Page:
One Year After Quitting My Job
Last year I did a year in review post, so by doing it again this year I am turning it into a tradition. This is more for me (to see my own progress) than it is for you, but I hope you can learn something as well. If you want to read last years you can see my reflections on 2011 and then my plans going forward for 2012.
Another important note is that 2012 was my first full year of self-employment since leaving my job at a software company in October 2011. And it’s gone great! There are downsides, but overall I love working for myself.
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Going from a steady salary from my job to an inconsistent income was a bit challenging at first, but not a big deal. I had plenty of money in savings as well as some income from iOS apps. By the end of the year I had four main income sources: consulting, iPhone Apps, and books: Designing Web Applications and The App Design Handbook. Let’s break down each one:
- Consulting. I was paid $34,310 for consulting so far in 2012. Which is lower than I expected it to be. Mainly because for the second half of the year I focused on writing and selling books rather than doing consulting. That figure also doesn’t take into account some large payments that I haven’t received yet. We’ll touch on that later.
- iPhone Applications. The total from my iOS applications in 2012 was $25,522. Here’s how that broke down for each app:
- OneVoice: $17,624
- Commit: $7,846
- Fluent: $46
As you can see Fluent did not make a lot of money, but both Commit and OneVoice did well. On average I make around $2,100 a month from the App Store, which I am quite happy with since I no longer do any active marketing or development. I should note that all these App Store figures are after Apple takes their 30% cut and Acapela Group takes their 14% cut for OneVoice.
- The App Design Handbook. To say my eBooks have been a success would be the understatement of the year. When I started writing The App Design Handbook back in April I didn’t know what to expect. On launch day the book sold $12,000 and went on to make $41,450 for the year. Except it was released September 4th, so that is actually just under four months of sales.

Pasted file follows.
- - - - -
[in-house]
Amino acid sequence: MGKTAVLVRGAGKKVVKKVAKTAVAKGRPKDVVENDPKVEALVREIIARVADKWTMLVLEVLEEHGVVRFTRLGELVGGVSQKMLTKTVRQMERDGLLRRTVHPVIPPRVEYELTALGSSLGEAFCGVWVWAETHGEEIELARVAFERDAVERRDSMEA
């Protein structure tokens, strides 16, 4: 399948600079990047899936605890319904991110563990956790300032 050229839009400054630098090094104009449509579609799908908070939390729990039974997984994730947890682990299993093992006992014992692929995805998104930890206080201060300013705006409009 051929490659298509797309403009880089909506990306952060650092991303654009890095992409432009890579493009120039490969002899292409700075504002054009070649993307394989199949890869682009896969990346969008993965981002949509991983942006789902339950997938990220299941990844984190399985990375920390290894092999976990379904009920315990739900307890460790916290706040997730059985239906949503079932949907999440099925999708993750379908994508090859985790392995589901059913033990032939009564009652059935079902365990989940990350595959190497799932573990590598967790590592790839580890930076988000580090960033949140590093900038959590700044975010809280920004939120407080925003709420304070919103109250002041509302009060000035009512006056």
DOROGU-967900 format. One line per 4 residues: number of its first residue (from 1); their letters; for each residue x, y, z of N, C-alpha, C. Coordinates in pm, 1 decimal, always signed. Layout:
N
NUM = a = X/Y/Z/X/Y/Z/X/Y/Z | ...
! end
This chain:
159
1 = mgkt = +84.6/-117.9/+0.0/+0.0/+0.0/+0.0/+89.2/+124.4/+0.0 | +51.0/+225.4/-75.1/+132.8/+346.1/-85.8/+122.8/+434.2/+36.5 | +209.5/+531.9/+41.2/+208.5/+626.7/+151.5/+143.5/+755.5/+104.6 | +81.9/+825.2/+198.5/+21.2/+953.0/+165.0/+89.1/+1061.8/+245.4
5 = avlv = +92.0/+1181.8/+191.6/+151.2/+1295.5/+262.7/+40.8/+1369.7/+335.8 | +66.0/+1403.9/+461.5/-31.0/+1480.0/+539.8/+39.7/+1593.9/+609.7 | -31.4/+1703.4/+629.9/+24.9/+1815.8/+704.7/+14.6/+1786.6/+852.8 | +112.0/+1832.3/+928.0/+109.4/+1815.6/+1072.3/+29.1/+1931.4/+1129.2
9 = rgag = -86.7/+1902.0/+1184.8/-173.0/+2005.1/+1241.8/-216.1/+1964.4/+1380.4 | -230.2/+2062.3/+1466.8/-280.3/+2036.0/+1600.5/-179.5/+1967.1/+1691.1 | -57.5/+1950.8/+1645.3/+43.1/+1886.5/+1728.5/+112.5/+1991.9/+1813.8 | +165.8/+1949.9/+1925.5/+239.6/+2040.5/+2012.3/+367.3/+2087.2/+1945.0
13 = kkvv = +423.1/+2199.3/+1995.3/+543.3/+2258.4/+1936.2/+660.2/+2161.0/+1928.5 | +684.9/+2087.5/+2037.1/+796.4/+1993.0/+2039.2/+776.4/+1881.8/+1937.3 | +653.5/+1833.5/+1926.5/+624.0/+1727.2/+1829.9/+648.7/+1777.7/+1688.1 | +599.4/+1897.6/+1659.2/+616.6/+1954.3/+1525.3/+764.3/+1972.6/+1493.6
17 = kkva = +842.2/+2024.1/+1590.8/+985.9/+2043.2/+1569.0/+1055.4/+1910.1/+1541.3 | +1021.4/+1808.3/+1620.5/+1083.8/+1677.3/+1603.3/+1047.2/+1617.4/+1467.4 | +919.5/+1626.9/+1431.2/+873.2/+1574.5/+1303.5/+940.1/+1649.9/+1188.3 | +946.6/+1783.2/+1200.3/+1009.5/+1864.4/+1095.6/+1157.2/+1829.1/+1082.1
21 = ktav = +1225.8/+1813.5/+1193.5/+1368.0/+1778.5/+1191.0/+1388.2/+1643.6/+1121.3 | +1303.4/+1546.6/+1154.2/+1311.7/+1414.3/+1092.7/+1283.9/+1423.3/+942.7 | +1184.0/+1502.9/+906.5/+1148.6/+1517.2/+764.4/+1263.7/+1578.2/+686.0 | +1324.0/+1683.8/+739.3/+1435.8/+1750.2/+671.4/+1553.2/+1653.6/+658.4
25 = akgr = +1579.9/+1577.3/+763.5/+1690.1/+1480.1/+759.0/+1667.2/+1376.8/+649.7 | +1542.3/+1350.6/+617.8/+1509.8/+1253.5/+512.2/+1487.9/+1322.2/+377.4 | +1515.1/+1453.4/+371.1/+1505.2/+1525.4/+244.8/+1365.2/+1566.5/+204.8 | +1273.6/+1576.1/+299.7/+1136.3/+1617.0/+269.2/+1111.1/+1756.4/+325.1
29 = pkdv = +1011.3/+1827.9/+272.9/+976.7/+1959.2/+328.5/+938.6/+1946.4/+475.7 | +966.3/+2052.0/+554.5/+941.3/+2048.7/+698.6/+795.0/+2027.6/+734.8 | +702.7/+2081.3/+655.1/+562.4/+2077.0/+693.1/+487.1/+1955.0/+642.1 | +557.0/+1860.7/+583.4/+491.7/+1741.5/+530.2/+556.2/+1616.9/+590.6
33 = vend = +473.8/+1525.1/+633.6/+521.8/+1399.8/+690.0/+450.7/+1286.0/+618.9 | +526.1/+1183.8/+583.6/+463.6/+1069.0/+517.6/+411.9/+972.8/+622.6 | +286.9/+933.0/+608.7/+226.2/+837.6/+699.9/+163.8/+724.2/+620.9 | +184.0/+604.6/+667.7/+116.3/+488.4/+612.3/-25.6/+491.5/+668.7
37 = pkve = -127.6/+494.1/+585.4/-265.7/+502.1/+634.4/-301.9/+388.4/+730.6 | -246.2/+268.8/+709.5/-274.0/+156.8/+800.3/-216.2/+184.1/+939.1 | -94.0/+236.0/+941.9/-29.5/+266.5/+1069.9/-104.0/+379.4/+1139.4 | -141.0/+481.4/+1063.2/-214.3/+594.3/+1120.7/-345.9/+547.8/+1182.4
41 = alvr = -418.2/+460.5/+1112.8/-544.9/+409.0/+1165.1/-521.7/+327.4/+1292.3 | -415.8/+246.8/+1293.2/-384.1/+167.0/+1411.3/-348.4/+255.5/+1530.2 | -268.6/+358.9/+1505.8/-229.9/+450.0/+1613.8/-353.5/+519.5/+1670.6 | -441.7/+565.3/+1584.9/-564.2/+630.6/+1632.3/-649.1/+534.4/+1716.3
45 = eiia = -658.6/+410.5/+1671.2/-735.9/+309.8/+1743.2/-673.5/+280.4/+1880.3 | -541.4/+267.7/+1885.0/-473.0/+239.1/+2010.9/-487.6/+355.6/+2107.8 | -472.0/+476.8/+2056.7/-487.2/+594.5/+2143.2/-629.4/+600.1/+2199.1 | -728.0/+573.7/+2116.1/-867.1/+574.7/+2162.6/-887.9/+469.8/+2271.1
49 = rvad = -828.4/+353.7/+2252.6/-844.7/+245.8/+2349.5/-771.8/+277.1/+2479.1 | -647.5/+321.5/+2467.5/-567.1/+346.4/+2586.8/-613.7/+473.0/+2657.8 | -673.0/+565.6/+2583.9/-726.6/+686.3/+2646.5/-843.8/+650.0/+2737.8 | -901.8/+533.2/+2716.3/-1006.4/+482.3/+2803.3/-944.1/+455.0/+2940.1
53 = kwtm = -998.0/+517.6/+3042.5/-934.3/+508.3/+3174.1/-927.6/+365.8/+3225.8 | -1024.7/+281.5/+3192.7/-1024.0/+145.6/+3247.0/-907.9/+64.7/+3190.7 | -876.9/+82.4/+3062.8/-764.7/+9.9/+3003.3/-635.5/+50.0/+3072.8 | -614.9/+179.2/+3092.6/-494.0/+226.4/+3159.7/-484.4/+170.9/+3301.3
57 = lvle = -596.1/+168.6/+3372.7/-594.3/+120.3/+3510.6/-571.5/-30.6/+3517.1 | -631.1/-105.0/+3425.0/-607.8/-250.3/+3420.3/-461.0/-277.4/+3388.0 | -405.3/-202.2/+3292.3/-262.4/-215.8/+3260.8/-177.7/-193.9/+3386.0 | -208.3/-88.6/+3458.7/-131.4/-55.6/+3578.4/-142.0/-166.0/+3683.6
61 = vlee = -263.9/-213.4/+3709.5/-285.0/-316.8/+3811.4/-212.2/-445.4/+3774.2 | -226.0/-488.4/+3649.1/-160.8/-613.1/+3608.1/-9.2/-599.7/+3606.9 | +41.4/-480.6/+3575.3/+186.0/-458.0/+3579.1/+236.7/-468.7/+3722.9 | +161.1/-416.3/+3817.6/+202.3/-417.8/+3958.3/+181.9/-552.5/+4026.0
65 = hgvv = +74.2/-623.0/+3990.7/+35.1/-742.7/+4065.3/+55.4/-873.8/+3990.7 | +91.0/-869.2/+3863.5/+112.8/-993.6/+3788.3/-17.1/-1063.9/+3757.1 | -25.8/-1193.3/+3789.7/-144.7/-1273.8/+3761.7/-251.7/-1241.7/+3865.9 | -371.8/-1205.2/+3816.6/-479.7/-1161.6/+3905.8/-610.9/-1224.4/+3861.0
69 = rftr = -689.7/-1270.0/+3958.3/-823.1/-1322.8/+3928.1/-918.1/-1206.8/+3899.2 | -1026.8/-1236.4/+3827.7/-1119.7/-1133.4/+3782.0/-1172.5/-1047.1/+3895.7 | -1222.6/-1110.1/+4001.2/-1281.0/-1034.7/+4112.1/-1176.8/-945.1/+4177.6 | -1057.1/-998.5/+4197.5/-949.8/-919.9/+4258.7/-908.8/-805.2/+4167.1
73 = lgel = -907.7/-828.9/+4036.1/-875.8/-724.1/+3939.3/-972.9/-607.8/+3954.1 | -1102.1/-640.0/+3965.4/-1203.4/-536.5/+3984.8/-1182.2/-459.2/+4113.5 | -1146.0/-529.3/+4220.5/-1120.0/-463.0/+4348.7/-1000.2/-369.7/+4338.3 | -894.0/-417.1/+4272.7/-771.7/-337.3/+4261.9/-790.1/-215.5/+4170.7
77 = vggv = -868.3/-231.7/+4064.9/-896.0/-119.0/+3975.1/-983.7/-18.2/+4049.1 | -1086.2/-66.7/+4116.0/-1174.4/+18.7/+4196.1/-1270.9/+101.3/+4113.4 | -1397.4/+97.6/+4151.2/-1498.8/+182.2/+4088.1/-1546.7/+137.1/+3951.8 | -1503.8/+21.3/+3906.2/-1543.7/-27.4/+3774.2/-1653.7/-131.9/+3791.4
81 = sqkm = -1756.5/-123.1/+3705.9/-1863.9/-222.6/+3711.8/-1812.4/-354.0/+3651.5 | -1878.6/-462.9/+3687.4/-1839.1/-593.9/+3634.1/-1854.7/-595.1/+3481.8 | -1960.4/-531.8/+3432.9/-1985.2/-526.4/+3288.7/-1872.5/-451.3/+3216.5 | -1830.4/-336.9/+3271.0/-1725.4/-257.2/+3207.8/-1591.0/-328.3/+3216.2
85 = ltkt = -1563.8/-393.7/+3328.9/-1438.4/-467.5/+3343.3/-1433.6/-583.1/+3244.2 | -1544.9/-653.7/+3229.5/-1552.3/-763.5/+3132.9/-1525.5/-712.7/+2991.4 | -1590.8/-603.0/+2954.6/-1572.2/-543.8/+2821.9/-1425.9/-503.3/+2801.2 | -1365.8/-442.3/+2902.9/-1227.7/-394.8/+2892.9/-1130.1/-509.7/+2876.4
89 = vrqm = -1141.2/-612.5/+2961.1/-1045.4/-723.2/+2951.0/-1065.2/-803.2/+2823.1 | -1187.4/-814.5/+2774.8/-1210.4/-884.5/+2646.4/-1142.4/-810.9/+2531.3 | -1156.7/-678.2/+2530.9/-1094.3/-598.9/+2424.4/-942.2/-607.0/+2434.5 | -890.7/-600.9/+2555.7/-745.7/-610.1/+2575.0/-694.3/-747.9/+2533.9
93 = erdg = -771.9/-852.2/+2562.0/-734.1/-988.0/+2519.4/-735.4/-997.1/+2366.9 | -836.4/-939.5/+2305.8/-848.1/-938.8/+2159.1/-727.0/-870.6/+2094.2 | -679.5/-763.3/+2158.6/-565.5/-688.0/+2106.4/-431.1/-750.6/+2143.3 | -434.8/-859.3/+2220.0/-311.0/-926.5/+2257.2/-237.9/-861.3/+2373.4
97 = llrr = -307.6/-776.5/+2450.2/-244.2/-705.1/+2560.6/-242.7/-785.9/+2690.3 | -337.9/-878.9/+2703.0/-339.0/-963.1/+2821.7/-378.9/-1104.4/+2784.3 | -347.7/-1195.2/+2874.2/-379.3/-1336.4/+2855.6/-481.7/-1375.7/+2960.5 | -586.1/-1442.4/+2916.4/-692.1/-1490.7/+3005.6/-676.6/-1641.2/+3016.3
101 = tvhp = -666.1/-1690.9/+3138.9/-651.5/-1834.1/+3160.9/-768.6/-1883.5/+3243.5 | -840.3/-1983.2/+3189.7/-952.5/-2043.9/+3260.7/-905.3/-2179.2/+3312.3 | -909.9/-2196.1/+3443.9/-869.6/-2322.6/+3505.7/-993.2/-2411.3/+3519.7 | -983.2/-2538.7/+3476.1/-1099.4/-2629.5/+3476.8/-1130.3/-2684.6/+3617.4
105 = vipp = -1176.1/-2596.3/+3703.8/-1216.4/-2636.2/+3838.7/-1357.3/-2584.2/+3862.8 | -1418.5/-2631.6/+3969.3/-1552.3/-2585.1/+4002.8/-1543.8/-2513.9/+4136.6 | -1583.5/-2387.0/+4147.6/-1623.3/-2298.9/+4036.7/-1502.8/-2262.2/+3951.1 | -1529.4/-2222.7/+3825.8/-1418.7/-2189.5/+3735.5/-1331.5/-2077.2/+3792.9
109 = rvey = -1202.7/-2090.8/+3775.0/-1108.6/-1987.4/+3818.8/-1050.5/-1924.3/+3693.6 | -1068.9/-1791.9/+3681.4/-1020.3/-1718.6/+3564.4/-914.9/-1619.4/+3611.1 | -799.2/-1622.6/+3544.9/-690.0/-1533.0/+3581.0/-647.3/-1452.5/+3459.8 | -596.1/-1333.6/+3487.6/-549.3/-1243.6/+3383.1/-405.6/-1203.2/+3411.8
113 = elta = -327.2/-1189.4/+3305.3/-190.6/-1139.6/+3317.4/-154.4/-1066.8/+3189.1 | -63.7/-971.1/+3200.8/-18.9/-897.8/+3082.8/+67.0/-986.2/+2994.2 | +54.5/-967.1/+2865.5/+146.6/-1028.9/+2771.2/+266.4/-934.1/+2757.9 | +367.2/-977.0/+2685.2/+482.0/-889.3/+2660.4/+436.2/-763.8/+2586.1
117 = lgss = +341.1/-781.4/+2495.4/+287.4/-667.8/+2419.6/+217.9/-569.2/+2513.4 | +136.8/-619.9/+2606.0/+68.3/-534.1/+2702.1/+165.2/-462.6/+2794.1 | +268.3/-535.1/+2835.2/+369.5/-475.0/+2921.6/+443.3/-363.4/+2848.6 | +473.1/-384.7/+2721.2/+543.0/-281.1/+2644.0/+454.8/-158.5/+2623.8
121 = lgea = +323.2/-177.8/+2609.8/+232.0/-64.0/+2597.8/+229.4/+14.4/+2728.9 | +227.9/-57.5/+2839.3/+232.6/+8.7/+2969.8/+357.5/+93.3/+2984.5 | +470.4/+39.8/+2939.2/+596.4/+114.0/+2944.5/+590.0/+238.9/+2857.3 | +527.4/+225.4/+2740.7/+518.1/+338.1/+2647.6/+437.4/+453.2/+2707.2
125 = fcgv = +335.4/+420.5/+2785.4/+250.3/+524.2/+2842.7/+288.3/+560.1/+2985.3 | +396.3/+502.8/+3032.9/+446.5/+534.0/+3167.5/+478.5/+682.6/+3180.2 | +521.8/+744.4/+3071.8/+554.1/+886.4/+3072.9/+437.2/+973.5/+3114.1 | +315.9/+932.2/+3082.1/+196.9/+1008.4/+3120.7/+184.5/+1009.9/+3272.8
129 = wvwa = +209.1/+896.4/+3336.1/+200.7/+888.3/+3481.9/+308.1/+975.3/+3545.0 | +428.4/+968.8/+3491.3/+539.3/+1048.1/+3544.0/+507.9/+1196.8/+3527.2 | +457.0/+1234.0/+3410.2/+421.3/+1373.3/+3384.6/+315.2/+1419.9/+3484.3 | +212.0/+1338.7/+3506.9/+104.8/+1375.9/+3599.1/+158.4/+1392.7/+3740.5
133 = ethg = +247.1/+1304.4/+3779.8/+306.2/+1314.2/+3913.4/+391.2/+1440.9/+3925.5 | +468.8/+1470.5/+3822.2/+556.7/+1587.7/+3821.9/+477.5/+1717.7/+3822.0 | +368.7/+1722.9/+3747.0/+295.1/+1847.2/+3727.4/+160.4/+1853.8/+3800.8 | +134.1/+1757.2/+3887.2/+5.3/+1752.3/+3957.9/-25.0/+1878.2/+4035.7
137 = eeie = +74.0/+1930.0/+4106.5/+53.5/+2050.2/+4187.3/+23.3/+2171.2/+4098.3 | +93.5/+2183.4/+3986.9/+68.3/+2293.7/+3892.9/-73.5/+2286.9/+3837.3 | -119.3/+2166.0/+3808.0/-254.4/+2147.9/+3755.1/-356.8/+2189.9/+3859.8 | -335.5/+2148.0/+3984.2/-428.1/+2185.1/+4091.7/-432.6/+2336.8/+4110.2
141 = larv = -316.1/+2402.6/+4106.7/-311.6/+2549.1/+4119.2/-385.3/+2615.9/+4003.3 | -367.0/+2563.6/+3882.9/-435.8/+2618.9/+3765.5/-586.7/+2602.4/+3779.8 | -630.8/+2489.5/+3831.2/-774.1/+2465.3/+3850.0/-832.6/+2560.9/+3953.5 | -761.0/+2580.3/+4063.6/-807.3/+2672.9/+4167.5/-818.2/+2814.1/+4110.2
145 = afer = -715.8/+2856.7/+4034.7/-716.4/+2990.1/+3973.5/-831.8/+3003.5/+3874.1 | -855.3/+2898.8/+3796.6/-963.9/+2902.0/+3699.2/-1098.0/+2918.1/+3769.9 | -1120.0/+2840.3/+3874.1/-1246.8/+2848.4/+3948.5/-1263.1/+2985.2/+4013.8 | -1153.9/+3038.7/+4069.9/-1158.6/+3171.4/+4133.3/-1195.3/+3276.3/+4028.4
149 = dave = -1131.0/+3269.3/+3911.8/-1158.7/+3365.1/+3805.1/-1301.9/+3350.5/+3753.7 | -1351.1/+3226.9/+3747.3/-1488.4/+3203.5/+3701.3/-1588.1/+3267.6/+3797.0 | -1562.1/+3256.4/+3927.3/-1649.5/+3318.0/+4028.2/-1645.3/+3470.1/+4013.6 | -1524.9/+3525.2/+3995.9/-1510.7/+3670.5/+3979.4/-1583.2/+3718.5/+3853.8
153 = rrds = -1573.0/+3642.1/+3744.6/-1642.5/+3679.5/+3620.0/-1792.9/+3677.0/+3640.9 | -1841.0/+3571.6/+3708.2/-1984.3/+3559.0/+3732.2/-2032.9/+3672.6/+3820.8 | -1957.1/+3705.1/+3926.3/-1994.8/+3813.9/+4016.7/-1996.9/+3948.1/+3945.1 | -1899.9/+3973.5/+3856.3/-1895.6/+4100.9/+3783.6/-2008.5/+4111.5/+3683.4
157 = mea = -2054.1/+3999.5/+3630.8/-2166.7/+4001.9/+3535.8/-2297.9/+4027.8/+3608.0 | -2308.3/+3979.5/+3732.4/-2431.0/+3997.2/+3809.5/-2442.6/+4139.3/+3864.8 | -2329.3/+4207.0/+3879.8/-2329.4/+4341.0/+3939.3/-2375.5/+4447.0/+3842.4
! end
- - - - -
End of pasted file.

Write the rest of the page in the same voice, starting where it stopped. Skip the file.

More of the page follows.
- Designing Web Applications. For the second book I took my six month process and compressed it down to three months. Using everything I had learned from the first launch I was able to make a better product, with a much more successful launch, in half the time. Designing Web Applications sold $26,000 on launch day and went on to make $44,189. If you are thinking that’s not a lot more than the last book, I should point out that Designing Web Applications came out December 12th. Meaning it has been on sale for only 2.5 weeks.
My rough income total for 2012 is $145,471.
Considering that my wife and I live on about $4,000/month, this was a fantastic year. You’re probably wondering, since 2012 was my first full year being self-employed after leaving my salaried position, how does this compare? When I left my job in October, 2011 I made $60,000 a year. There were some health benefits on top of that, but nothing worth more than $600 a month. So I more than doubled my previous salary.
I don’t have a detailed summary of expenses yet, but they were fairly minimal. Running a business like mine has very few costs since I did almost all the design, development, writing, and marketing myself.
Enough on finances, let’s move on to more interesting topics.
What Went Well
Last year I said I wanted to travel more, so I really made it a priority this year. Here is a list of places I went in 2012 (Hilary and Oliver came along for most of them): Seattle, Las Vegas, Maui, Seattle, Kansas City, Victoria B.C., London, Oxford, Bath, Swansea, Edinburgh, Rome, Vatican City, Florence, Venice, Gimmelwald, Zurich, Portland, Los Angeles, and San Diego and Seattle.
Many of those cities were visited on our five week trip through the U.K., Italy, and Switzerland. I thought it would be challenging to bring Oliver, since he was nine months old at the time, but he traveled really well.